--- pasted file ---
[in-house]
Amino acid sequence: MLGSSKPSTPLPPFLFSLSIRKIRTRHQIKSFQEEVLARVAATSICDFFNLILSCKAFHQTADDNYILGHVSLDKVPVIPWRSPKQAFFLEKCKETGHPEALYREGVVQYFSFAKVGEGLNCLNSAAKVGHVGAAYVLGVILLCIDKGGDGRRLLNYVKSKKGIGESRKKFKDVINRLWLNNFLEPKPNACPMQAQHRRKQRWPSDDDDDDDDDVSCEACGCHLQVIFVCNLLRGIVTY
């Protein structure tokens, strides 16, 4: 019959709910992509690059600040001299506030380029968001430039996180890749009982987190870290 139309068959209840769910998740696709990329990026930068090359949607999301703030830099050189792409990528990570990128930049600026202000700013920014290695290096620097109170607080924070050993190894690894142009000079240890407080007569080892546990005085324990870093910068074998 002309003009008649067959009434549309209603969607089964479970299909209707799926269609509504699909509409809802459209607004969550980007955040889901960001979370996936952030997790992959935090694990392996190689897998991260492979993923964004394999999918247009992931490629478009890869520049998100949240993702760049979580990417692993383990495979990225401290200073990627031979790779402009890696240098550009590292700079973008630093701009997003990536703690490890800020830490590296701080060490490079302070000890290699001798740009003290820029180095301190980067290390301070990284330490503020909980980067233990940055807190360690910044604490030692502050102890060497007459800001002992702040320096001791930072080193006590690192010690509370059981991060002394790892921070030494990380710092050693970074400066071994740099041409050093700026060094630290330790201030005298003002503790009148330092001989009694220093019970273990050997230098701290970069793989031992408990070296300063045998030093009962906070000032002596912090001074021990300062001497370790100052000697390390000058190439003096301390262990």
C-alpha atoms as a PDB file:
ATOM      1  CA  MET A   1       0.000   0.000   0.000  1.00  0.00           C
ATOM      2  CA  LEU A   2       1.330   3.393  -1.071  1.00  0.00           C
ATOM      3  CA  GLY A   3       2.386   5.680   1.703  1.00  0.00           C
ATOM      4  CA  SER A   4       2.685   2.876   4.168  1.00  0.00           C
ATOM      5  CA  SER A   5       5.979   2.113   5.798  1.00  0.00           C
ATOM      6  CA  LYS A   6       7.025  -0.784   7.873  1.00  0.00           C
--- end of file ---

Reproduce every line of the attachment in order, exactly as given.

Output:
[in-house]
Amino acid sequence: MLGSSKPSTPLPPFLFSLSIRKIRTRHQIKSFQEEVLARVAATSICDFFNLILSCKAFHQTADDNYILGHVSLDKVPVIPWRSPKQAFFLEKCKETGHPEALYREGVVQYFSFAKVGEGLNCLNSAAKVGHVGAAYVLGVILLCIDKGGDGRRLLNYVKSKKGIGESRKKFKDVINRLWLNNFLEPKPNACPMQAQHRRKQRWPSDDDDDDDDDVSCEACGCHLQVIFVCNLLRGIVTY
């Protein structure tokens, strides 16, 4: 019959709910992509690059600040001299506030380029968001430039996180890749009982987190870290 139309068959209840769910998740696709990329990026930068090359949607999301703030830099050189792409990528990570990128930049600026202000700013920014290695290096620097109170607080924070050993190894690894142009000079240890407080007569080892546990005085324990870093910068074998 002309003009008649067959009434549309209603969607089964479970299909209707799926269609509504699909509409809802459209607004969550980007955040889901960001979370996936952030997790992959935090694990392996190689897998991260492979993923964004394999999918247009992931490629478009890869520049998100949240993702760049979580990417692993383990495979990225401290200073990627031979790779402009890696240098550009590292700079973008630093701009997003990536703690490890800020830490590296701080060490490079302070000890290699001798740009003290820029180095301190980067290390301070990284330490503020909980980067233990940055807190360690910044604490030692502050102890060497007459800001002992702040320096001791930072080193006590690192010690509370059981991060002394790892921070030494990380710092050693970074400066071994740099041409050093700026060094630290330790201030005298003002503790009148330092001989009694220093019970273990050997230098701290970069793989031992408990070296300063045998030093009962906070000032002596912090001074021990300062001497370790100052000697390390000058190439003096301390262990």
C-alpha atoms as a PDB file:
ATOM      1  CA  MET A   1       0.000   0.000   0.000  1.00  0.00           C
ATOM      2  CA  LEU A   2       1.330   3.393  -1.071  1.00  0.00           C
ATOM      3  CA  GLY A   3       2.386   5.680   1.703  1.00  0.00           C
ATOM      4  CA  SER A   4       2.685   2.876   4.168  1.00  0.00           C
ATOM      5  CA  SER A   5       5.979   2.113   5.798  1.00  0.00           C
ATOM      6  CA  LYS A   6       7.025  -0.784   7.873  1.00  0.00           C